Concern about growing childhood obesity in the UK has led to a group of MPs saying the government must do more to reduce the number of cut-price and multi-buy offers on unhealthy food to help curb this trend. The report, by the Health Select Committee, also calls for rules on junk food advertisements to be made tougher.
The BBC reported that they said the government’s official obesity plan contains ‘vague statements’ that were inadequate, even though they added that the strategy is the world’s ‘most ambitious plan on childhood obesity’.
In the latest Health Select Committee report, MPs made further calls for curbs on big discounts and price promotions on unhealthy food, citing evidence from the food industry that responsible retailers were being disadvantaged by those who continued to offer discounts on food high in sugar and fat.
The main features of the childhood obesity plan, released last October, were a sugar levy and a voluntary target to cut sugar in children’s food and drink by 20% by 2020. Health organisations and campaigners were almost universally of the view that there should have been wider action.
While some might be tempted by pricing and availability of sugary foods, maintaining a correct and healthy diet, linked to an exercise regime, can help children keep a healthy lifestyle and avoid the obesity trap. But quite often the fault lies in what the parents provide for either packed school lunches or meals at home.
The National Council for Hypnotherapy says managing weight loss is one of the most effective results of clinical hypnotherapy, adding that instead of a fad diet which will show a reduction in calorie intake for a short time, hypnotherapy can help create healthy self-management techniques and increase the motivation for exercise.
Hypnotherapy, says the NCH, can ‘also help you reduce portion sizes so you lose weight healthily, steadily and for the long term’.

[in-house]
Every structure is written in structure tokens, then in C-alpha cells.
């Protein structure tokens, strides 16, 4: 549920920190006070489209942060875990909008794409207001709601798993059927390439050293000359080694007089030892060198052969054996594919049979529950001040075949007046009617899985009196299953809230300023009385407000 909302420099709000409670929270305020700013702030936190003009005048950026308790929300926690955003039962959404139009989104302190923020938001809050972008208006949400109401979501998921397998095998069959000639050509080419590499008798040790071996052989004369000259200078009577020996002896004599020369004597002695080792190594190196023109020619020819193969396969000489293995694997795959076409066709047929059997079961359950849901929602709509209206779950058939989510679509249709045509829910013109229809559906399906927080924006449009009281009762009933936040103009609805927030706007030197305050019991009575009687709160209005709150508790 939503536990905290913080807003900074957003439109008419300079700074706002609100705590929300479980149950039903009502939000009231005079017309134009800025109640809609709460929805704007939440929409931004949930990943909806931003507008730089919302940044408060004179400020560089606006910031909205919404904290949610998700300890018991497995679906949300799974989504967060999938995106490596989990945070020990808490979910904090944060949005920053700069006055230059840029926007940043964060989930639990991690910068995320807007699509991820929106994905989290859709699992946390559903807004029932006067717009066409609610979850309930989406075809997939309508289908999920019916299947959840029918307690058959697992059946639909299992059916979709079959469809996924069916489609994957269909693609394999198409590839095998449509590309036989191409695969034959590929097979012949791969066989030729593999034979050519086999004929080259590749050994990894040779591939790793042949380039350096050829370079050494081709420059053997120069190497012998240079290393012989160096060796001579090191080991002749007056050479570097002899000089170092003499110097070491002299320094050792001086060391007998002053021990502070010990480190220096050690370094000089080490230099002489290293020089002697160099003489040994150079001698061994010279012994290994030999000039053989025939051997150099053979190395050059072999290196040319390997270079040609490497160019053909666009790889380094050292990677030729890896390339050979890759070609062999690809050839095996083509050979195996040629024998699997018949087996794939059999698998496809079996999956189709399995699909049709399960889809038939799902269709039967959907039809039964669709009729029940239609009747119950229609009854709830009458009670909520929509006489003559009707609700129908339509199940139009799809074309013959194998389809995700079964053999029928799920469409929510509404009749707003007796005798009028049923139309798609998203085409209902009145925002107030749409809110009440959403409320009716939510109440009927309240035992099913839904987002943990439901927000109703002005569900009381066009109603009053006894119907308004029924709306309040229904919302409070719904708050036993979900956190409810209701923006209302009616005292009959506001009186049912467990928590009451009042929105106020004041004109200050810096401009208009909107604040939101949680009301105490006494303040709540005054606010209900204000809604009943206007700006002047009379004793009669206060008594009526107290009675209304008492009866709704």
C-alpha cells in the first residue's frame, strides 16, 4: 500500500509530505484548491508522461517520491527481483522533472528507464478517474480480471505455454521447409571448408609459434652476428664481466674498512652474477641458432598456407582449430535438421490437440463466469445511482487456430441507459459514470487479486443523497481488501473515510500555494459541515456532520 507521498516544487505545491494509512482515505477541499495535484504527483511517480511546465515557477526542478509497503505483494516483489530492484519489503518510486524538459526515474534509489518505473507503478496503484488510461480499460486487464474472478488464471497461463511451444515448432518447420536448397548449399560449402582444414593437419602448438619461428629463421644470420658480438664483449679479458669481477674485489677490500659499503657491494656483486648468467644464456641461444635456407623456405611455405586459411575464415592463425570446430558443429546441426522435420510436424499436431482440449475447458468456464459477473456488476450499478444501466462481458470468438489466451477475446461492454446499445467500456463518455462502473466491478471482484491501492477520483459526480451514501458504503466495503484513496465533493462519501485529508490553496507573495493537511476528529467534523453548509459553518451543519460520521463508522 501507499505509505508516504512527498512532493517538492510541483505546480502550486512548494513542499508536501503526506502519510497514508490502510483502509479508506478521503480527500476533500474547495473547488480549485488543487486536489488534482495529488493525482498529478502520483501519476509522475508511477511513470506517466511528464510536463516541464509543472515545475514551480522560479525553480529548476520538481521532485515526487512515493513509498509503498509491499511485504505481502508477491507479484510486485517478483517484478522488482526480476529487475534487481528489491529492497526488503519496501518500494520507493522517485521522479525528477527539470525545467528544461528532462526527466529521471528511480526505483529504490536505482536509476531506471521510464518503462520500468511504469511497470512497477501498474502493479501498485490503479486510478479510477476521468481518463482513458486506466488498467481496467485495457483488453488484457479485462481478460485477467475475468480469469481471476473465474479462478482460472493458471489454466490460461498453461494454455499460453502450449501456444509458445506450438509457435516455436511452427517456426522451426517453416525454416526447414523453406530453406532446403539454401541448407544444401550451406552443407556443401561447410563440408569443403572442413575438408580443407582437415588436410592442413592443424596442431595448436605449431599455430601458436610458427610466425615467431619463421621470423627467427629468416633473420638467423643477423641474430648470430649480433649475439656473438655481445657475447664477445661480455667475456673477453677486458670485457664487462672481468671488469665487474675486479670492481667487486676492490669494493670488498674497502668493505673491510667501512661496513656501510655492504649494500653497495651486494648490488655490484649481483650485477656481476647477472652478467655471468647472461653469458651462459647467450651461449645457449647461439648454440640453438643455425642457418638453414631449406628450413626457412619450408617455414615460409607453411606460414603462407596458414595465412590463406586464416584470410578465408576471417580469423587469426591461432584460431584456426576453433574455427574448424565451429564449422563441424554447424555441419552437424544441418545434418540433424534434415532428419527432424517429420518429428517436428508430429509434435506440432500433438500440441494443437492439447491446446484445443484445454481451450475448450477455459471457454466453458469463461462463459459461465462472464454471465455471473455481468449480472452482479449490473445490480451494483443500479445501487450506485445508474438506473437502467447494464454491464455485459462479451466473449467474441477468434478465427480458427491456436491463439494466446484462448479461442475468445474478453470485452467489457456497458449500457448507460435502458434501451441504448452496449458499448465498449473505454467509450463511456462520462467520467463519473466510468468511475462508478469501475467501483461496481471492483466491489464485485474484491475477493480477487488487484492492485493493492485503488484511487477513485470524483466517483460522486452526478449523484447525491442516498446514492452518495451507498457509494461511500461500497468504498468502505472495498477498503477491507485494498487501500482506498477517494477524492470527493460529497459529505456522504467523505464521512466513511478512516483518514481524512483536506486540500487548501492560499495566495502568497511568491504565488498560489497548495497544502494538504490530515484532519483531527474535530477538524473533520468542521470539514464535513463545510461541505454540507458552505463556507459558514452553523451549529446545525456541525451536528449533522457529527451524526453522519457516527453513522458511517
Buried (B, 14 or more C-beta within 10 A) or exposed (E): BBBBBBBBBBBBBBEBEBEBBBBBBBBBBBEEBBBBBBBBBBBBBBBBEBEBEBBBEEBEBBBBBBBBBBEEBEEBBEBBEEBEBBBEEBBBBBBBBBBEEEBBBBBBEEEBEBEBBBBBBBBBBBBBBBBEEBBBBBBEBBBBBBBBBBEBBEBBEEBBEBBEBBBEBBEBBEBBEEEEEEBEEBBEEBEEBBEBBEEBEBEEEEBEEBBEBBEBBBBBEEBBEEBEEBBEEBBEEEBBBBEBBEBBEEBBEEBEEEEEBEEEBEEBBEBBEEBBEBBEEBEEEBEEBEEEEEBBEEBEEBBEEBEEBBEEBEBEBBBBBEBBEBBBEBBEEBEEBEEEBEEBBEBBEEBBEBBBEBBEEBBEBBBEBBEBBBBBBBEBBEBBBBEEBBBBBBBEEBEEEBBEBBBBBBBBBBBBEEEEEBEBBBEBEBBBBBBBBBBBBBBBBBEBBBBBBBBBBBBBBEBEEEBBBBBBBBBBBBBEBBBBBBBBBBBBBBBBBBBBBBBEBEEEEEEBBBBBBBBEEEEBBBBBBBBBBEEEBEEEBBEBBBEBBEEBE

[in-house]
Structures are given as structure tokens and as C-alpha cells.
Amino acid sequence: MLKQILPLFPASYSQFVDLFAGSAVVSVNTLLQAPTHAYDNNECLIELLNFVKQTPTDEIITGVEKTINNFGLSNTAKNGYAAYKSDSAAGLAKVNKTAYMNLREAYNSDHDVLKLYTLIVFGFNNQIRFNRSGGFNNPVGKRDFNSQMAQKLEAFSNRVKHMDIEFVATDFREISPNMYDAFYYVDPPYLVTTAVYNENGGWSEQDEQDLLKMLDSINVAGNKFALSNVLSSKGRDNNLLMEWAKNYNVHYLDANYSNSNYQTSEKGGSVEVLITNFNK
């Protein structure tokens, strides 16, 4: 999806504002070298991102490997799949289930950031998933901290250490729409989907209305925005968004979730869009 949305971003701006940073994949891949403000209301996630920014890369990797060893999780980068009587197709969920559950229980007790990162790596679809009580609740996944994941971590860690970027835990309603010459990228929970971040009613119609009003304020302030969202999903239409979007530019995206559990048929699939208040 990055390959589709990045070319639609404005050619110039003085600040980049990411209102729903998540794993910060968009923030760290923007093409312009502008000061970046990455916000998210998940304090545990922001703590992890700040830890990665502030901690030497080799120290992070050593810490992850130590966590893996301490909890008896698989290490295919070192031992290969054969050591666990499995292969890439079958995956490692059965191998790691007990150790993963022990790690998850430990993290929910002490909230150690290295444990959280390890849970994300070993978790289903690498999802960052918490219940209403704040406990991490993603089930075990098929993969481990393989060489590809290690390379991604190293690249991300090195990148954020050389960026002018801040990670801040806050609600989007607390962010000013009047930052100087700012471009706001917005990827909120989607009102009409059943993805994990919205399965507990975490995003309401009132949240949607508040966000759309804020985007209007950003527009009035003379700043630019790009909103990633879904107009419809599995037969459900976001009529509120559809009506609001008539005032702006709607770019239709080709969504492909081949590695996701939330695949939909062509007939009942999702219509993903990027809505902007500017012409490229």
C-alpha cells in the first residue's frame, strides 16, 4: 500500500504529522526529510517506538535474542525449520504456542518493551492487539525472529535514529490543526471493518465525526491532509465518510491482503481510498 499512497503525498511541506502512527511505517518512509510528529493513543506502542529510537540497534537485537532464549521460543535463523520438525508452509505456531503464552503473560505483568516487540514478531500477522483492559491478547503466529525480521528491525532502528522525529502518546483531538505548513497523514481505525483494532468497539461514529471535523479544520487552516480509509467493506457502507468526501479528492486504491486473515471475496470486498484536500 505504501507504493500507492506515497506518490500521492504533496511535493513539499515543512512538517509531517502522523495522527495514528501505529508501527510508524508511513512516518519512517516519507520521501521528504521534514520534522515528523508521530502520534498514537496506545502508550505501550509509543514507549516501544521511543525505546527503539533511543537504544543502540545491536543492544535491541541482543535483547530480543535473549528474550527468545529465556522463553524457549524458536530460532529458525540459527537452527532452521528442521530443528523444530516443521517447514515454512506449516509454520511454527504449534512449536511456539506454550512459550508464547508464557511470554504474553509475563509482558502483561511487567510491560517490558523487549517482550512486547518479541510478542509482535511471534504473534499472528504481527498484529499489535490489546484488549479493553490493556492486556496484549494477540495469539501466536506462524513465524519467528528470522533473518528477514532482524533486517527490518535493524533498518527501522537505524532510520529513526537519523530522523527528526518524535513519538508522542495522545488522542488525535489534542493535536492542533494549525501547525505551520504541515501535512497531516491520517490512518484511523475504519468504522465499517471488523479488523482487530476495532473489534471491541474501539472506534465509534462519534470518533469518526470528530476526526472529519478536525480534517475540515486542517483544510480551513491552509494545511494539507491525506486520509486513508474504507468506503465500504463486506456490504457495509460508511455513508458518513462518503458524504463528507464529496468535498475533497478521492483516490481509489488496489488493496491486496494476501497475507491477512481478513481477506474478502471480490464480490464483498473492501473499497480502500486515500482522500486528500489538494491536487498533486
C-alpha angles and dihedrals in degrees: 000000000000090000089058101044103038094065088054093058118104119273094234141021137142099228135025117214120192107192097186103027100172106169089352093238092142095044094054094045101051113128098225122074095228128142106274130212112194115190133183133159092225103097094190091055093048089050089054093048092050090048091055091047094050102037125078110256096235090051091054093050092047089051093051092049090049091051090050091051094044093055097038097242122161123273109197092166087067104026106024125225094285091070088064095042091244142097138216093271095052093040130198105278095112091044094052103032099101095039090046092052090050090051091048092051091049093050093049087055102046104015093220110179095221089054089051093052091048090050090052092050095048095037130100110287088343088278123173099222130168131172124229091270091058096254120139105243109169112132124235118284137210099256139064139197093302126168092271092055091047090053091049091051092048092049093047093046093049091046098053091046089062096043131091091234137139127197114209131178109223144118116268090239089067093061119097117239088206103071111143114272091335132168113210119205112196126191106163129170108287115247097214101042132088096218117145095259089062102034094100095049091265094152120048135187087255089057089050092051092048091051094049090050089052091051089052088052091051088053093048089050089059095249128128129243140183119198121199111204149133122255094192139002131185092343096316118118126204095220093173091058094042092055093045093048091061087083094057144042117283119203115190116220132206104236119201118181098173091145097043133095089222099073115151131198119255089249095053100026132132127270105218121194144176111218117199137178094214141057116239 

“Losing weight with hypnosis is essentially about teaching you to feel good about yourself, whatever size you are. It focuses on making healthy changes to your diet and lifestyle that will remain with you for the rest of your life.”
Part of a bad diet can be too much sugar intake and hypnotherapy can help cure this unwanted habit or addiction. Effective clinical hypnotherapy can break a sugar addiction or the ‘sweet tooth’ effect.
Says the NCH: “Hypnotherapy changes the root of your compulsive eating or lack of interest in exercise so you are free to enjoy the rest of your life, allowing you to eat sensibly and exercise without thinking about it.”
The MPs also suggested a range of measures to regulate junk food adverts seen by children on TV, such as extending current restrictions to apply across all programmes that children are likely to watch rather than to just programming specifically aimed at children.
They also recommended the levy on sugary drinks should be extended to milk-based drinks that have added sugar.
Committee chairman Dr Sarah Wollaston said: “We are extremely disappointed that the government has rejected a number of our recommendations.
“These omissions mean that the current plan misses important opportunities to tackle childhood obesity.”